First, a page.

traditional centers of wealth, power and celebrity. They are, for the
most part, blue-collar rich, often finding their niches in
less-glamorous industries: building working-class housing
developments, manufacturing immense concrete pipes, churning out cheap
polyester shirts.

No one knows how many wealthy dalit entrepreneurs have emerged since
India opened its economy in the early 1990s, sparking some of the
world's fastest economic growth. Hundreds certainly, maybe thousands.

They are also increasingly visible. A decade ago, dalit businessmen
regularly changed their last names, since these almost always identify
someone's caste. Even Pippal did it at first, playing off the
pronunciation of his name and calling his first company "People's
Exports" to mask his caste background.

Now, the dalit rich are chatting over cocktails at meetings of their
own chamber of commerce, and setting up booths at dalit trade fairs.
Top government officials are talking about a venture capital fund to
make financing more easily available to entrepreneurs from India's
outcast communities.

The wealthiest, meanwhile, have become darlings of the Indian media,
held up as proof that modern India is an increasingly caste-blind

Nonsense, says Anand Teltumbde, a prominent dalit activist.

"These stories (about successful dalits) sit well with the middle
class," said Teltumbde, who is a grandson of B.R. Ambedkar, an
independence-era dalit lawyer revered as a hero by dalits across
India. "The entire world has changed ... but the number of well-off
dalits is no more than 10 percent. Ninety percent of dalits live a
dilapidated kind of life."

As for Pippal, he finds himself uncomfortably in the middle of this
debate. He is a rich dalit who thinks very little has changed for
India's outcasts, a man who credits his own success to hard work and
one enormous advantage: ego.

"From my childhood, I was thinking one day I will be a big man," he said.

Raised in poverty, he only made it through high school before his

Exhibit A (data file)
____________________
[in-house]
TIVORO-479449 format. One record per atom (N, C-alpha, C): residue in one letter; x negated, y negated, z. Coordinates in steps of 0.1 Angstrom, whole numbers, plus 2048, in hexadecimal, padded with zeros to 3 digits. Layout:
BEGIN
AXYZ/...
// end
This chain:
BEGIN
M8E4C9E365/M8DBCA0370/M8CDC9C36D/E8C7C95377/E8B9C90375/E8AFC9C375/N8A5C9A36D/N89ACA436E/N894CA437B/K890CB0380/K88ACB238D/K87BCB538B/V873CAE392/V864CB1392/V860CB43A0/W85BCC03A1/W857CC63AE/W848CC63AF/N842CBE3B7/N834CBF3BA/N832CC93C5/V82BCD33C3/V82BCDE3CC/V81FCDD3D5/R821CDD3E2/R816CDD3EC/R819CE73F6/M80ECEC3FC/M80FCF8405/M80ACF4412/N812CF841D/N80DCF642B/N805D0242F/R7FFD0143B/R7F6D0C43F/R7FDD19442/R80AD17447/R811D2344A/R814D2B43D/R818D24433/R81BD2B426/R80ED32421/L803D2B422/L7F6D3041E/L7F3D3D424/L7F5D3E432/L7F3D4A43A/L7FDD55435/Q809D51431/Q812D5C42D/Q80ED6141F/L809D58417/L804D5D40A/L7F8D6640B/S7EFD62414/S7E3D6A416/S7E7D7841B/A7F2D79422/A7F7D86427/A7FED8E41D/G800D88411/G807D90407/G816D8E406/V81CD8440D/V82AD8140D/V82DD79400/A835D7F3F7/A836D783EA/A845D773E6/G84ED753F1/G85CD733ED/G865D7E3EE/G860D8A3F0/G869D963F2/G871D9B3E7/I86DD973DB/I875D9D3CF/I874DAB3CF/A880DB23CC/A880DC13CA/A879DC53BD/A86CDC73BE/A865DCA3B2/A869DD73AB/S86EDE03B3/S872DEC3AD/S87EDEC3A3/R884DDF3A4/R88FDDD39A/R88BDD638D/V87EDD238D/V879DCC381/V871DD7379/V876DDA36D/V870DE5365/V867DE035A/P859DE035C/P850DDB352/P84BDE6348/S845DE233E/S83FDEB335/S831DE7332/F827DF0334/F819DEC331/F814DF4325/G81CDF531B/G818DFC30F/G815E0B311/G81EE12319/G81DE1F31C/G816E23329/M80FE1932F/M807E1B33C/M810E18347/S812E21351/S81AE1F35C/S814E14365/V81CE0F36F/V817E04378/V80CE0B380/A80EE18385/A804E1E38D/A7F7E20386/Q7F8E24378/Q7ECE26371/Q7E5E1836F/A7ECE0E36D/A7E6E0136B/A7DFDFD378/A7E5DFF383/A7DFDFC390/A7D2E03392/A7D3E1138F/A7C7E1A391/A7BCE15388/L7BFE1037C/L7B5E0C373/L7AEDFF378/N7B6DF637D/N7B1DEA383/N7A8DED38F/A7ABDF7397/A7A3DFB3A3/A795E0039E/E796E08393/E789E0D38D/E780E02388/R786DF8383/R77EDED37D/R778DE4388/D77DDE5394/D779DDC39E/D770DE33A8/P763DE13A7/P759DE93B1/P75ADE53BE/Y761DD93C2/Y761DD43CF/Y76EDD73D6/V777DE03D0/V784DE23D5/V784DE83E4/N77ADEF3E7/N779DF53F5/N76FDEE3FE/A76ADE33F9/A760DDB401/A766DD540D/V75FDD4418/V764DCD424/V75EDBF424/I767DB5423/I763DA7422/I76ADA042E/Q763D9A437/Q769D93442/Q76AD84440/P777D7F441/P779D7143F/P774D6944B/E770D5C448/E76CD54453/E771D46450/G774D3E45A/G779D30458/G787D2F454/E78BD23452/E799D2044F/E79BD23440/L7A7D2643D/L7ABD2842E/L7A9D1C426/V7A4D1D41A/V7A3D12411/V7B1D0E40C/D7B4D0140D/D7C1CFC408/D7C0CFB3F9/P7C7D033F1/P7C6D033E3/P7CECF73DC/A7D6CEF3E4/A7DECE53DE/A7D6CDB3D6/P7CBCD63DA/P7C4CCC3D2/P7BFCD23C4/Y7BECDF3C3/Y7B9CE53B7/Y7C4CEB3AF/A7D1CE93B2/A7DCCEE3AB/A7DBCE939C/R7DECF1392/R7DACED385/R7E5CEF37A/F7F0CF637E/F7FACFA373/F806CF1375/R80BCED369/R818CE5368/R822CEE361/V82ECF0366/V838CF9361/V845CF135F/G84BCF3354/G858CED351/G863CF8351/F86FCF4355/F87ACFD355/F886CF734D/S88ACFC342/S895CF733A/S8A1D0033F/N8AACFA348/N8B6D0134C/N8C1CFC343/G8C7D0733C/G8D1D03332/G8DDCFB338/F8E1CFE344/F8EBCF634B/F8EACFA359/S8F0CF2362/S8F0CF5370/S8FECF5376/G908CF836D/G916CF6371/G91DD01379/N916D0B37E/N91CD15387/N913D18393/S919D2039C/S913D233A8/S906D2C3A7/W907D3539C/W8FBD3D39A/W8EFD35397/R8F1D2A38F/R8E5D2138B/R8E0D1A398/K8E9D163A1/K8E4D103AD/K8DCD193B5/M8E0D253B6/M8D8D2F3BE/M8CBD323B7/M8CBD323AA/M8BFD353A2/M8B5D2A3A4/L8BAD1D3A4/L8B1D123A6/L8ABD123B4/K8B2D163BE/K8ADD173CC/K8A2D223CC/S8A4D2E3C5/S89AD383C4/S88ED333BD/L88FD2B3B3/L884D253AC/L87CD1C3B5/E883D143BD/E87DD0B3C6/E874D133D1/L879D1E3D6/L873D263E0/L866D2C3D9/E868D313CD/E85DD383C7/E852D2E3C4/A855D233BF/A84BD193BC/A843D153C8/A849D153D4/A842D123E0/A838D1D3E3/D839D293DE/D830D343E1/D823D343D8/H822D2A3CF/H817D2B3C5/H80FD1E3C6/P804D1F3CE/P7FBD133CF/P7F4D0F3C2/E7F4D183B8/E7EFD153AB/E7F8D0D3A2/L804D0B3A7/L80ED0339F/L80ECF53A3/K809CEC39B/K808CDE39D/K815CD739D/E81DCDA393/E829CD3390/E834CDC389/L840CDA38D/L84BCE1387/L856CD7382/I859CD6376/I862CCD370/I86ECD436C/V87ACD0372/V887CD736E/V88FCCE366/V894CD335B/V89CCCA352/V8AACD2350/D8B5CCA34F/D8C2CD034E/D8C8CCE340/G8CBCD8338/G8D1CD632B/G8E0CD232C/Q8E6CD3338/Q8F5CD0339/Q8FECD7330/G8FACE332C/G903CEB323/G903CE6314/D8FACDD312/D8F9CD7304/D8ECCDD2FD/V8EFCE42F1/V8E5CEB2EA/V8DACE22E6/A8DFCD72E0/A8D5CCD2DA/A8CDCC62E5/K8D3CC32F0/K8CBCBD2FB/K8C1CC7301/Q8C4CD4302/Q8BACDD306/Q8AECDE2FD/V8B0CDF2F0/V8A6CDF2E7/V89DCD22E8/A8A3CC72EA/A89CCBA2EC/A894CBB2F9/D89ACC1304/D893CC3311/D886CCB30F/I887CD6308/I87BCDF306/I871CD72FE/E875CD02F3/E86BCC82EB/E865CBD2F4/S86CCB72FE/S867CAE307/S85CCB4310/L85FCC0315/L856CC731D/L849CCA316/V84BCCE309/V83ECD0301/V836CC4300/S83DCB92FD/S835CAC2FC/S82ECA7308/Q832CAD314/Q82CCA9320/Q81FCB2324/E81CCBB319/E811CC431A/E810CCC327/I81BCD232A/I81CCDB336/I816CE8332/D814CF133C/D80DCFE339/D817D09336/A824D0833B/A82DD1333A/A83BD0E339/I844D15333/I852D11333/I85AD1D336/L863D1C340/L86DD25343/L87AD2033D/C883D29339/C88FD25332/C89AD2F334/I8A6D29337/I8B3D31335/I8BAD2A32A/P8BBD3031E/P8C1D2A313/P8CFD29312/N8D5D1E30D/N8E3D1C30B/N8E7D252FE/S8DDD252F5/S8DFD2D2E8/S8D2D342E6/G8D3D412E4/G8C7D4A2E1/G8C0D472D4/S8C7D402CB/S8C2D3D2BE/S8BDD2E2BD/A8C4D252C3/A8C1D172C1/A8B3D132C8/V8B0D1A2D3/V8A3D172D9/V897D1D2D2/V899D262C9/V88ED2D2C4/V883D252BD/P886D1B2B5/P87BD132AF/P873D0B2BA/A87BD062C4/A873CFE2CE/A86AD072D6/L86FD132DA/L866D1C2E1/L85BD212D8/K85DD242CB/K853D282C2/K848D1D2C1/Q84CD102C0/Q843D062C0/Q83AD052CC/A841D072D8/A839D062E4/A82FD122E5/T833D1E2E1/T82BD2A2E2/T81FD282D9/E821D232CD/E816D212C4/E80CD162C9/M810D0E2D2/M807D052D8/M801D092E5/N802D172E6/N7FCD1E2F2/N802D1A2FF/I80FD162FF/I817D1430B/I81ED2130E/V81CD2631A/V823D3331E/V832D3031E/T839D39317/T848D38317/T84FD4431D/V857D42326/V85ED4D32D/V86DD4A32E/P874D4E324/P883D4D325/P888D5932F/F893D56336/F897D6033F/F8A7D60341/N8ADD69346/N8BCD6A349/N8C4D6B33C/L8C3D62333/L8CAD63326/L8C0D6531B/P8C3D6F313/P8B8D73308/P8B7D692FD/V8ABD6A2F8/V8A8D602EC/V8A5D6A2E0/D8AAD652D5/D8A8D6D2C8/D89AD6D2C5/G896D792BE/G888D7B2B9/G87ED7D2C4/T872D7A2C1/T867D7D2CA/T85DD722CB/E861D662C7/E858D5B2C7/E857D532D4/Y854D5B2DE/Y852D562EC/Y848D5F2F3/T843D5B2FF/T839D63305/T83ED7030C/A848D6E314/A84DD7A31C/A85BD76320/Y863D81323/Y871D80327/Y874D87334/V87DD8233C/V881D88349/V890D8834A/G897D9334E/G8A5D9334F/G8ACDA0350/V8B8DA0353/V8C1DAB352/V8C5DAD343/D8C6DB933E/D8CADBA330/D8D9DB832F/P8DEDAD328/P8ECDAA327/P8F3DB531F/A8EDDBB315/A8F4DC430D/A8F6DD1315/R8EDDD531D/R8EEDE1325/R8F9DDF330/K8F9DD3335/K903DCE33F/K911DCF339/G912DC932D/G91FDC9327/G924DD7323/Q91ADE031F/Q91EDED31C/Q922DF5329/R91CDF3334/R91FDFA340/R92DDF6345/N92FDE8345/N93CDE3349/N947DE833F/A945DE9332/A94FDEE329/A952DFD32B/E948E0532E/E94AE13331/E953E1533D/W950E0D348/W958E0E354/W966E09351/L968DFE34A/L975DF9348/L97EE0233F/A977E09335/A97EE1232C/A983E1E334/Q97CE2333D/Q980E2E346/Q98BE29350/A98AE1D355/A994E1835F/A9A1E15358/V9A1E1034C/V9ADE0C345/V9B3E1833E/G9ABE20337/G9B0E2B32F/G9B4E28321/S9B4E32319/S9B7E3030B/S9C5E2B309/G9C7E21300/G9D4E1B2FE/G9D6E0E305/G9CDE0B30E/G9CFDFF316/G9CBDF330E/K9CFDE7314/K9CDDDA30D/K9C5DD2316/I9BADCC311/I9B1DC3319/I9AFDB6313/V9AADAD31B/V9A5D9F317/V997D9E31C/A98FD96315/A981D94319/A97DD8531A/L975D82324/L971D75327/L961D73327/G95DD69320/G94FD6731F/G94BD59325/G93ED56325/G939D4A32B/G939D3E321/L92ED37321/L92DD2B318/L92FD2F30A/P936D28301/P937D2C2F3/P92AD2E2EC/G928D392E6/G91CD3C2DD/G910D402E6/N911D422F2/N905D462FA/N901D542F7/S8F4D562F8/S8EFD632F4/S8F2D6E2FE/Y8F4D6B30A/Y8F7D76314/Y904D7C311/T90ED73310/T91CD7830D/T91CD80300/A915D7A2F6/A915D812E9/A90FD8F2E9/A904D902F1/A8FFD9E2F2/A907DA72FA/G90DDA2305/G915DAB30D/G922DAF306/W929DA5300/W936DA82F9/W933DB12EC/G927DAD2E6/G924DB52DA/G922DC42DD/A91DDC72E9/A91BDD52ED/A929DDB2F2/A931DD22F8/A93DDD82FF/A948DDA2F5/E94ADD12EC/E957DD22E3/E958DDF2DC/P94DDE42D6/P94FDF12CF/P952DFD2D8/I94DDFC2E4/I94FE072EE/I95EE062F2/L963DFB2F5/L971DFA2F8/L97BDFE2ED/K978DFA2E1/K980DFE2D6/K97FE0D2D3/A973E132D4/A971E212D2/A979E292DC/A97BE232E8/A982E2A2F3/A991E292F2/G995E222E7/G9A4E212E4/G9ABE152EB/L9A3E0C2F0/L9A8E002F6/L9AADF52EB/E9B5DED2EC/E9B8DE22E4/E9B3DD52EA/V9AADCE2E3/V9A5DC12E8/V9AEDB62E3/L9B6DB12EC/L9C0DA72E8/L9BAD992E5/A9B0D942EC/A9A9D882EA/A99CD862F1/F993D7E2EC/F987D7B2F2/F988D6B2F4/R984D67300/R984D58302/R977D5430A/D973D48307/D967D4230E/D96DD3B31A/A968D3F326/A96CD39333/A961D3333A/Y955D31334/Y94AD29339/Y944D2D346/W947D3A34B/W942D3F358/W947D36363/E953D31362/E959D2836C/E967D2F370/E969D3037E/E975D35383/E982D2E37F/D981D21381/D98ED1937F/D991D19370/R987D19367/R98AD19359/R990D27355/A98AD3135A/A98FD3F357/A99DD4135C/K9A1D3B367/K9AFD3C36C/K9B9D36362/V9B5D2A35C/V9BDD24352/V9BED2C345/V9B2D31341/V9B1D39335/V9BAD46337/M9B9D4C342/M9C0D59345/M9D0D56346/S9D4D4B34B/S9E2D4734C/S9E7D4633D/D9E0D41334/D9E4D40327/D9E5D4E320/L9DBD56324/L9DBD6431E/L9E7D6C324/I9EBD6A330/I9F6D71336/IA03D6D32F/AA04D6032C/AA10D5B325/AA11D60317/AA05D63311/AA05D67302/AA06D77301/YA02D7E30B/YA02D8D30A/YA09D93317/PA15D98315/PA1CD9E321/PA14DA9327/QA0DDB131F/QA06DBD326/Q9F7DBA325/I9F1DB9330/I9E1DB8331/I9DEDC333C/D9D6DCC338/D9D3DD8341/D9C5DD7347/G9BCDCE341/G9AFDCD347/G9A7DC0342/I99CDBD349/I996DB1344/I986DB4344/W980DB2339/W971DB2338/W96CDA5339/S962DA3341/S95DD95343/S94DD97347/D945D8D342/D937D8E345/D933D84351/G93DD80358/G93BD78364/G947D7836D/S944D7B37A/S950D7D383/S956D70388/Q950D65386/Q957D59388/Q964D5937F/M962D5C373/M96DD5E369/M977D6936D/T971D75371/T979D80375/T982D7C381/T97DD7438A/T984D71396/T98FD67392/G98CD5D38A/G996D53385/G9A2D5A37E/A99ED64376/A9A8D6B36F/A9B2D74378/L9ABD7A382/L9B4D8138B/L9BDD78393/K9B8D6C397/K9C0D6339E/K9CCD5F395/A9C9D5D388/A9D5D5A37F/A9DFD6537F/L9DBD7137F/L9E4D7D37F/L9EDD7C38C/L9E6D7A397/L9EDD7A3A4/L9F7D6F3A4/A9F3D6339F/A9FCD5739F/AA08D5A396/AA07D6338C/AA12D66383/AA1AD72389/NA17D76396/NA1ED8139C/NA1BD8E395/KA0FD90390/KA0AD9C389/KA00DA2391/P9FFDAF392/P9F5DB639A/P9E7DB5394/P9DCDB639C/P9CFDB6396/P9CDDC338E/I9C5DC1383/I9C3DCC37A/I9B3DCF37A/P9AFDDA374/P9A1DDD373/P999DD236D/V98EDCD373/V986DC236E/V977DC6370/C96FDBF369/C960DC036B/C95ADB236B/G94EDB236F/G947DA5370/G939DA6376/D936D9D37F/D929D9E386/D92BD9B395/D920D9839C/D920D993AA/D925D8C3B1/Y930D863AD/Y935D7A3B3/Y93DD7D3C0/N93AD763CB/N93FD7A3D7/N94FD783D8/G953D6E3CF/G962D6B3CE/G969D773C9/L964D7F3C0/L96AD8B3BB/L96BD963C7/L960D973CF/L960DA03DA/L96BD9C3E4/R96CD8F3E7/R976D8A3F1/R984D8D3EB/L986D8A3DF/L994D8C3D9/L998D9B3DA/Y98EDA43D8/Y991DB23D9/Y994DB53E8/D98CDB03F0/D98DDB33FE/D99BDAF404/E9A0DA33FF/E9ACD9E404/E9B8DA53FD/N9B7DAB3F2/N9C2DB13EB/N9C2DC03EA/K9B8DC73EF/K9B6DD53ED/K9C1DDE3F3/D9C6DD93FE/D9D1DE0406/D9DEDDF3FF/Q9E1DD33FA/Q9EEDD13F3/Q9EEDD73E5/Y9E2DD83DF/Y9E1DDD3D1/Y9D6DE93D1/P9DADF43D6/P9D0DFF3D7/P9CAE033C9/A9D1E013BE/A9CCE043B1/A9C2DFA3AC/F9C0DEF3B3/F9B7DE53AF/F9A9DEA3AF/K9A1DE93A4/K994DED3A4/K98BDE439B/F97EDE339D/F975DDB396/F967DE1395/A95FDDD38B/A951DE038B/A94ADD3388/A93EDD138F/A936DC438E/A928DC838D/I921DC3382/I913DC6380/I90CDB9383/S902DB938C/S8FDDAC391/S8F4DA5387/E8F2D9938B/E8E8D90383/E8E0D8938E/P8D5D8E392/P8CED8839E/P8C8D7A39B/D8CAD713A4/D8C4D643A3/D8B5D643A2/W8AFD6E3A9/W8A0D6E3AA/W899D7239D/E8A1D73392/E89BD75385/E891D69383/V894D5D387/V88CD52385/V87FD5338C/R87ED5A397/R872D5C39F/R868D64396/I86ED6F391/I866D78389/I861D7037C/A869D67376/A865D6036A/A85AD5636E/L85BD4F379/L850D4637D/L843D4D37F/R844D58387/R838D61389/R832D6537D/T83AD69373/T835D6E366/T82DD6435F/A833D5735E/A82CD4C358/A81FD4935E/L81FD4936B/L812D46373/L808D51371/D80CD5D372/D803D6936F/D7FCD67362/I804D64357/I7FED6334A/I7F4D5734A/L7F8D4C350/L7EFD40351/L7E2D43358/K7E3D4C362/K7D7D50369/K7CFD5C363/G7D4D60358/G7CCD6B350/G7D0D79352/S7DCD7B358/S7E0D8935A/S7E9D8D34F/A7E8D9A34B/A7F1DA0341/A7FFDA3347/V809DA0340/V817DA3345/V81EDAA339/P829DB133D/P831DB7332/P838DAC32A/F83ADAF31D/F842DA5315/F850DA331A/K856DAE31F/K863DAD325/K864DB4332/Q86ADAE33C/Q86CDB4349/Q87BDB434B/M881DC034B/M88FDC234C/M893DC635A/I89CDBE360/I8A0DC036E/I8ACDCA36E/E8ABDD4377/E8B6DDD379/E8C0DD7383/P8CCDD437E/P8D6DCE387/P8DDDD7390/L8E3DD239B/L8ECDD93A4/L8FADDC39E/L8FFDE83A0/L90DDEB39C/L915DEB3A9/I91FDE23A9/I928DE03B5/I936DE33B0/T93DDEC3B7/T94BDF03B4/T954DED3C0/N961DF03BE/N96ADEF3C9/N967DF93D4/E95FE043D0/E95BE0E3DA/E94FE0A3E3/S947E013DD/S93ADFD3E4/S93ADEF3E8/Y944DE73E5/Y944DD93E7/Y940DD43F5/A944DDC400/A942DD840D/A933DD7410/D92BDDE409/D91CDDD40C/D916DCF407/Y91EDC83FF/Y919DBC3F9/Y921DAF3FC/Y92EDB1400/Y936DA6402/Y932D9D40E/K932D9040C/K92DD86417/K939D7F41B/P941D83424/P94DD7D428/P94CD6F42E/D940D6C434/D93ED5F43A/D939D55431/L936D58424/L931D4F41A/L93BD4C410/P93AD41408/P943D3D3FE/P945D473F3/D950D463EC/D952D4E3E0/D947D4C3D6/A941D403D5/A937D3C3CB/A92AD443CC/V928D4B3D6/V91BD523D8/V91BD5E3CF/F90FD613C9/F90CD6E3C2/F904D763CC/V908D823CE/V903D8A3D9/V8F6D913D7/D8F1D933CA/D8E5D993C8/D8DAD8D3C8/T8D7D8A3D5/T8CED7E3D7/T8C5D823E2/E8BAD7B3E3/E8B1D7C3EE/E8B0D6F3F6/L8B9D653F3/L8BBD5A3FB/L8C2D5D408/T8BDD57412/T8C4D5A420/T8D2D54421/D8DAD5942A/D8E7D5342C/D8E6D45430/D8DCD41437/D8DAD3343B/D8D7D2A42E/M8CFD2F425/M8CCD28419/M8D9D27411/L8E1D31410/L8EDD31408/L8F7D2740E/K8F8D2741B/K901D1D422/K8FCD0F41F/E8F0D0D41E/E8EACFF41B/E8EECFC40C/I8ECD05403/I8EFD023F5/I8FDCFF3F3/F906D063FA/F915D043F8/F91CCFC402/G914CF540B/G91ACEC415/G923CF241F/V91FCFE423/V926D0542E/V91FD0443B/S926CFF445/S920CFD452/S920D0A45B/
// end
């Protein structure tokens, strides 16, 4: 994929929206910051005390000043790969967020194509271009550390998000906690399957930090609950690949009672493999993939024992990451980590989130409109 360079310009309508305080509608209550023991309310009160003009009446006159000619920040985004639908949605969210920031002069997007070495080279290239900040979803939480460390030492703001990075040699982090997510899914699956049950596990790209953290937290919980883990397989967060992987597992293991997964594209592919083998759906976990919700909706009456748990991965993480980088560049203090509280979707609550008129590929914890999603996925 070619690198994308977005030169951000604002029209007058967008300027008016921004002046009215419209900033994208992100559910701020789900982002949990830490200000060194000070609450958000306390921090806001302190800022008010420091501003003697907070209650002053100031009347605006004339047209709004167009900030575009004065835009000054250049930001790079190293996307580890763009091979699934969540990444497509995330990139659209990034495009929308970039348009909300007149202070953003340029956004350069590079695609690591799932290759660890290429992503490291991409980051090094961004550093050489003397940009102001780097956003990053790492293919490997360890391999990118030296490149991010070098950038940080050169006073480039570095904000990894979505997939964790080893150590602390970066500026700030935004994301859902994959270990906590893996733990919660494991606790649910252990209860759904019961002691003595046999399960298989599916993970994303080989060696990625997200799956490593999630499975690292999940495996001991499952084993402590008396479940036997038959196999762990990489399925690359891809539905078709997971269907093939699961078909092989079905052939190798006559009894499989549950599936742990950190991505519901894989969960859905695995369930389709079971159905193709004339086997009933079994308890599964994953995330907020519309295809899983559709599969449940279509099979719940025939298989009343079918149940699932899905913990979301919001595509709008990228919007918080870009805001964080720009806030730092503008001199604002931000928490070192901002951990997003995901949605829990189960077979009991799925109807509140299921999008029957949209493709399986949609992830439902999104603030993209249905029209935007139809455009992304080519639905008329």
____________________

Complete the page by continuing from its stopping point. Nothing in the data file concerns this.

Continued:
father became ill, and he had to go to work pulling a rickshaw to
support the family. His first break came when he married a dalit woman
from a slightly better-off family that owned a small shoe workshop.

Dalits have long dominated the shoe business. Caste is largely a
reflection of traditional trades, and since making shoes involved
working with the skins of dead animals, it was left to dalits.

But Pippal shifted the focus of his father-in-law's workshop,
concentrating on high-quality shoes and teaching himself a slew of
languages — English, Tamil, Punjabi, Russian, German — to sell his
footwear more widely. Today, he owns a 300-worker factory where 500
handmade shoes are turned out every day, then packed into boxes
already marked with prices in euros and British pounds. The expensive
ones retail for as much as $500 a pair.

He used his footwear profits to start the small Honda dealership, and
then the hospital. Immense profits are being made in India's private
health care industry, as the new middle class seeks alternatives to
the often-questionable care at most public hospitals.

"I didn't know ABC about hospitals," Pippal said, laughing his barking
laugh. He gleefully talks about the Brahmin doctors who at first
worked for him very reluctantly.

"Now they are earning lot of money from this hospital," he said.

Of course, so is Pippal. He's still a long way from being a
billionaire, but says his businesses have a total turnover of about
$12 million a year.

At first glance, Heritage Hospital doesn't look state-of-the-art.
Pippal's office has stained green carpeting and paint coming away in
bubbly clumps. On a recent day, masons were working near the main
entrance, forcing patients to enter through a dark hallway beneath his
Honda dealership, which is next door. Janitors do little but move
around the dirt with wet rags.

But it is cleaner and has more resources than the public hospitals
most Indians must rely upon. Pippal proudly ticks off its assets: 150
beds, 187 doctors, a range of care from oncology to plastic surgery.

In so many ways, Pippal has proven himself a success. He is rich. He
is greeted with respect on the streets. His children went to good
schools, and grew up with friends from across the caste spectrum.

Yet he also believes that he remains, very often, a figure of quiet contempt.

"These people are very bloody clever," Pippal said of the high-caste
businessmen with whom he deals. "When there are profits to be made,
then everything (about his caste) is OK."

"But in their mind, they're thinking: 'He is a dalit.'"